Recently, trimethylamine N-oxide (TMAO) metabolite gained widespread attention and purposed to play a potential role in adverse outcomes and pathogenesis for CVDs [9-13]. A significant association of the TMAO with the atherosclerotic burden in coronary vessels has been reported in STEMI and stable coronary artery disease (CAD) [14,15]. However, the relationship between high coronary atherosclerotic burden and TMAO is yet to be explored in NSTEMI patients. In present study, we examined the relationship of the plasma TMAO levels with metrics that reflect coronary atherosclerotic burden, including the number of diseased coronary vessels and clinical risk scores including the SYNTAX and GENSINI scores in newly diagnosed NSTEMI patients.

2. Materials and methods
2.1 Study design

This prospective cohort is a registered clinical study (ChiCTR1900022366) and received Ethics approval (YN201901) at the Fuwai Hospital Chinese Academy of Medical Sciences Shenzhen. All procedures were in accordance with the Declaration of Helsinki and each participant provided informed consent.

2.2 Study population

The main study protocol has been published in detail previously [16]. In brief, two groups of individuals were prospectively enrolled including NSTEMI group (n = 73) and age-sex matched Healthy group (n = 35) between 2019 and 2020. The NSTEMI group included patients with newly diagnosed NSTEMI, between 18 to 75 years old, underwent coronary angiography (CAG) within 24 hours, with significant lesions ( 70% stenosis) in a single or multiple coronary lesions vessels. Patients were excluded those having previous history of CAD including NSTEMI, STEMI, stable or unstable CAD or percutaneous coronary intervention or heart surgery, with < 70% stenosis lesions in a single coronary or any extent of a lesion in the left main coronary artery, current presentation with STEMI, stable or unstable CAD, having a history severe renal and hepatic diseases, atrial fibrillation, valvular heart disease, peripheral vascular disease, severe heart failure, chronic pulmonary disease, acute or chronic inflammatory disease, active cancer, past three months history with cerebrovascular event, pregnancy, or refused participation. The age-sex matched Healthy group individuals were those who visited our hospital for routine annual health examination and selected after completed screening with no CVD or/and non-CVD. The Healthy group main purpose was to compare their TMAO reference interval concentrations with NSTEMI group.

NSTEMI diagnosis was confirmed accordingly to European Society of Cardiology guidelines including the presence of specific symptoms, changes in the electrocardiogram (ECG) and myocardial biomarkers [1,3,4]. The symptoms were specific angina related symptoms (chest discomfort or dyspnea) lasting more than 30 minutes without accompanying persistent ST-segment elevation; changes in ECG presented with ST-segment depression 0.05 mV, T-wave inversion 0.3 mV or flat T wave, or transient ST-segment elevation 0.05 mV or normal ECG; and increased levels of high sensitive troponin T and I as defined by values exceeding the upper limits of normal [1,3,4].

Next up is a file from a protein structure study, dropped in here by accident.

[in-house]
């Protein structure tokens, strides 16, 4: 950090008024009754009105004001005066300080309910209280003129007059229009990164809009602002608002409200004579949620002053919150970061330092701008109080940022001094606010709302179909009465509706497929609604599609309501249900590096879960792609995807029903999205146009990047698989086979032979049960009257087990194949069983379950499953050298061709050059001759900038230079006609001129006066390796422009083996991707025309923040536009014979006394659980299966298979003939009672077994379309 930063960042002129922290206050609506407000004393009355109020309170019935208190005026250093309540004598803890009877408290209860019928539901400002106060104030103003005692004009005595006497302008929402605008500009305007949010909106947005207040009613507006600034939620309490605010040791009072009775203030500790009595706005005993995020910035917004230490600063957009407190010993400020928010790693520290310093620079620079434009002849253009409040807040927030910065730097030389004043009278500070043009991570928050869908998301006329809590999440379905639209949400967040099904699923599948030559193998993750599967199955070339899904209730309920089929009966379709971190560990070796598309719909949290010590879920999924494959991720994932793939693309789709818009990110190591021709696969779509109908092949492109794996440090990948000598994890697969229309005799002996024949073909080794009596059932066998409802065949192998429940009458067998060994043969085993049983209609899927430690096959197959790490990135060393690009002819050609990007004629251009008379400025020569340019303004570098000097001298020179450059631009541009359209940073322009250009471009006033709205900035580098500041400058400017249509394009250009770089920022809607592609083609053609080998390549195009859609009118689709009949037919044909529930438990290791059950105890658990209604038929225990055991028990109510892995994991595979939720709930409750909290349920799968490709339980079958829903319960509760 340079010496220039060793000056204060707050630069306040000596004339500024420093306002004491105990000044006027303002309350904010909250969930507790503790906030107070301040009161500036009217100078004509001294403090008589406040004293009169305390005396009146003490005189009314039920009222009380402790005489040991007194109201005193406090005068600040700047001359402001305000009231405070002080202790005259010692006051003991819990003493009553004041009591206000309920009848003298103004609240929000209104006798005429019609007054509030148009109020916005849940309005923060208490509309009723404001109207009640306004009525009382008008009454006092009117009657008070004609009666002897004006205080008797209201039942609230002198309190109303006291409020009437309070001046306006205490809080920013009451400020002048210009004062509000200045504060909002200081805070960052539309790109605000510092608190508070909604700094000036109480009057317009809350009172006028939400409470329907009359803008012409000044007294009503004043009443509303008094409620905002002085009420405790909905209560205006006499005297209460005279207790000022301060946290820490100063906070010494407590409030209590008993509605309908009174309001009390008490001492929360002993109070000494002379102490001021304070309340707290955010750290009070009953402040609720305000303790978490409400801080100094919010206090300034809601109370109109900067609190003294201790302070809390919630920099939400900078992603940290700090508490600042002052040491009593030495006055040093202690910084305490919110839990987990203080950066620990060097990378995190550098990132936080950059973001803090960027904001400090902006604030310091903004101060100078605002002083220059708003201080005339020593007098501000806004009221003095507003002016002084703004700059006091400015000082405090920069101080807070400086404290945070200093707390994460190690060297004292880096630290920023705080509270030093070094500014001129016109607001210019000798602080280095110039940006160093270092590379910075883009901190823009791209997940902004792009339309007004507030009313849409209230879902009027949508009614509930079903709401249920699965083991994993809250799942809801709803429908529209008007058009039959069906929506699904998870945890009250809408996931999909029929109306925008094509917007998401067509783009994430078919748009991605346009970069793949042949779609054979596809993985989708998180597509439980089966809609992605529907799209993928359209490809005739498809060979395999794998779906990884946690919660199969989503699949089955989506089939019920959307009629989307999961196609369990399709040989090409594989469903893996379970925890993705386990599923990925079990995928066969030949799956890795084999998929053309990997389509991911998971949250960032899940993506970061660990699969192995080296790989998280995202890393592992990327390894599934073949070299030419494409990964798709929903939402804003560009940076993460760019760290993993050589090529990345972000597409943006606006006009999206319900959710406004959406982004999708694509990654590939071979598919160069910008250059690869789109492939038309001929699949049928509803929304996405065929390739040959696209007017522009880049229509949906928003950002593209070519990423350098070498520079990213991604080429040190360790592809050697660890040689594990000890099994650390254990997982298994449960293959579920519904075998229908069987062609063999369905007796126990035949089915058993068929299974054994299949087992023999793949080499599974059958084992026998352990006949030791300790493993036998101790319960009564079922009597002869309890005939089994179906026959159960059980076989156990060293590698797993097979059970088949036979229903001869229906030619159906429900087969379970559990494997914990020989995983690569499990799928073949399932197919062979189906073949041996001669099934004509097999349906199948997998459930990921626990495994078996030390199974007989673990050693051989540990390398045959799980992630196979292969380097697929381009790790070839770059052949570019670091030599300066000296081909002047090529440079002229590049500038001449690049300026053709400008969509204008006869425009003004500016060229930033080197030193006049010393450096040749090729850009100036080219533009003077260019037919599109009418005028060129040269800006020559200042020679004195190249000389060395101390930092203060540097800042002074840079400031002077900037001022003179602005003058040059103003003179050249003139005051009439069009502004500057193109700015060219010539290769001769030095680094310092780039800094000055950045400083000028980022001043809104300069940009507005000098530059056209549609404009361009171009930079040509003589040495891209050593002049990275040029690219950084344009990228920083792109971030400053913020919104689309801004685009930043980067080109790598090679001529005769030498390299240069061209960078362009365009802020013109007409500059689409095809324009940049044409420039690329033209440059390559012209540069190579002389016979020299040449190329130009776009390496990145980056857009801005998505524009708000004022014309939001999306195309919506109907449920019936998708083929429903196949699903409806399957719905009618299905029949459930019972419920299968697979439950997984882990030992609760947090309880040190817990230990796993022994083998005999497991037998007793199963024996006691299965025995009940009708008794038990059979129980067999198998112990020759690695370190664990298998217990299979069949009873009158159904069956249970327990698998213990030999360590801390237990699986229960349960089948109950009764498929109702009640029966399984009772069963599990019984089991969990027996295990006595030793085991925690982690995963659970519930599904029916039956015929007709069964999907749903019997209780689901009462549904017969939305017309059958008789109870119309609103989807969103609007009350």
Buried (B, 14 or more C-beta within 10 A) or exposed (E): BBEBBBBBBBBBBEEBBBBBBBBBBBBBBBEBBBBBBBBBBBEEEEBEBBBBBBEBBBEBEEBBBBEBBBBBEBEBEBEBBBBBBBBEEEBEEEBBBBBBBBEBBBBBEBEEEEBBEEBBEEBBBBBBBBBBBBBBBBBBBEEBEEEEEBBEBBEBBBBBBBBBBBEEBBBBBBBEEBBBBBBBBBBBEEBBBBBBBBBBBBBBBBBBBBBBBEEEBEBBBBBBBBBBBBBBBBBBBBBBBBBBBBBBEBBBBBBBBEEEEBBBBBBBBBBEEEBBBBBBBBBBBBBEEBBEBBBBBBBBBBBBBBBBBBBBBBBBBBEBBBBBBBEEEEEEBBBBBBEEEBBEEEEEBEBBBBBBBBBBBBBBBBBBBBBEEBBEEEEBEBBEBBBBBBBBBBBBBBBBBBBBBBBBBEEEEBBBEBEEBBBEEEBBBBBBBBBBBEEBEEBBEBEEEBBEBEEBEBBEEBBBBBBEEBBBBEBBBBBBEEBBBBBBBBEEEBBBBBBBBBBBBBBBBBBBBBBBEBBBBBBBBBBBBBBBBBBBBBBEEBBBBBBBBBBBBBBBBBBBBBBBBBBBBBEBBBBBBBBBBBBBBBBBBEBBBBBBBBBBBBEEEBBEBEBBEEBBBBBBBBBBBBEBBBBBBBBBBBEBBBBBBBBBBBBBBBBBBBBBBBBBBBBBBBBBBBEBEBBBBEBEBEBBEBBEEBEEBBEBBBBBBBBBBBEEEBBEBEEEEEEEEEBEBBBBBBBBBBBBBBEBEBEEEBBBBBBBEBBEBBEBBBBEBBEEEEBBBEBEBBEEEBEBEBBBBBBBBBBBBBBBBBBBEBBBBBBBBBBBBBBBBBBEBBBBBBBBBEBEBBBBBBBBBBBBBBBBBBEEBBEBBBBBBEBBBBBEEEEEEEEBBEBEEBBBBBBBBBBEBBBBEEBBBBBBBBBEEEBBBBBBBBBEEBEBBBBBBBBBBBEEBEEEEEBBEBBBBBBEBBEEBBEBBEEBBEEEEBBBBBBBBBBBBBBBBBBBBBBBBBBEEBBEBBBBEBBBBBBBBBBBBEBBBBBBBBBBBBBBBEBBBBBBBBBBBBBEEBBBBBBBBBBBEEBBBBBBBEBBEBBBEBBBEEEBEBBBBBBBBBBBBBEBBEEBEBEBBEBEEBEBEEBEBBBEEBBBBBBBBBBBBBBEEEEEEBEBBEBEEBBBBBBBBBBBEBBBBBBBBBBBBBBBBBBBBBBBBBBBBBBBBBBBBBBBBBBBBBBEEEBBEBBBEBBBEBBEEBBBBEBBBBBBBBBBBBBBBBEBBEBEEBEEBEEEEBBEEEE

2.3 Study procedures

The following baseline information including demographic, 12-lead ECG, physical examination, detailed present and past medical history, and blood samples were obtained in all individuals.

In the NSTEMI group, standard Fuwai hospital protocol was used to perform the diagnostic CAG within 24 hours following admission via the redial approach. A series of diagnostic angiogram projections were obtained including 4 views for the left anterior descending (LAD) and left circumflex coronary (Cx), and 2 views for the right coronary artery. All patients received dual antiplatelet therapy [300 mg of aspirin (follow by 75 to 100 mg daily) and 600 mg of clopidogrel (follow by 75 mg daily for 12 months)], and additionally unfractionated heparin infusion (70-100 IU/kg) during the intervention.

The coronary atherosclerotic burden was calculated using SYNTAX and GENSINI scores by two expert cardiologists separately who were independent from this study. The SYNTAX score was calculated by ( The GENSINI score was obtained accordingly 1 point (1% to 25% stenosis), 2 points (26% to 50% stenosis), 4 points (51% to 75% stenosis), 8 points (76% to 90% stenosis), 16 points (91% to 99% stenosis), and 32 points for a complete occlusion [17]. These points were further multiplied according to the importance of the coronary artery as 2.5 for proximal LAD artery and proximal Cx, 1.5 for mid-LAD stenosis, and 1 for distal LAD, mid/distal Cx, and right coronary artery stenosis [17]. Additionally, SYNTAX and GENSINI scores were further categorized into intermediate-high risk (score 23) and low risk (score < 23). If any difference were present in calculated scores, then a third interventional cardiologist opinion was obtained. Moreover, the number of diseased coronary vessels were categorized into single vessel disease (SVD) or multiple vessel disease (MVD) by one or more major coronary arteries having 70% lesion following CAG respectively.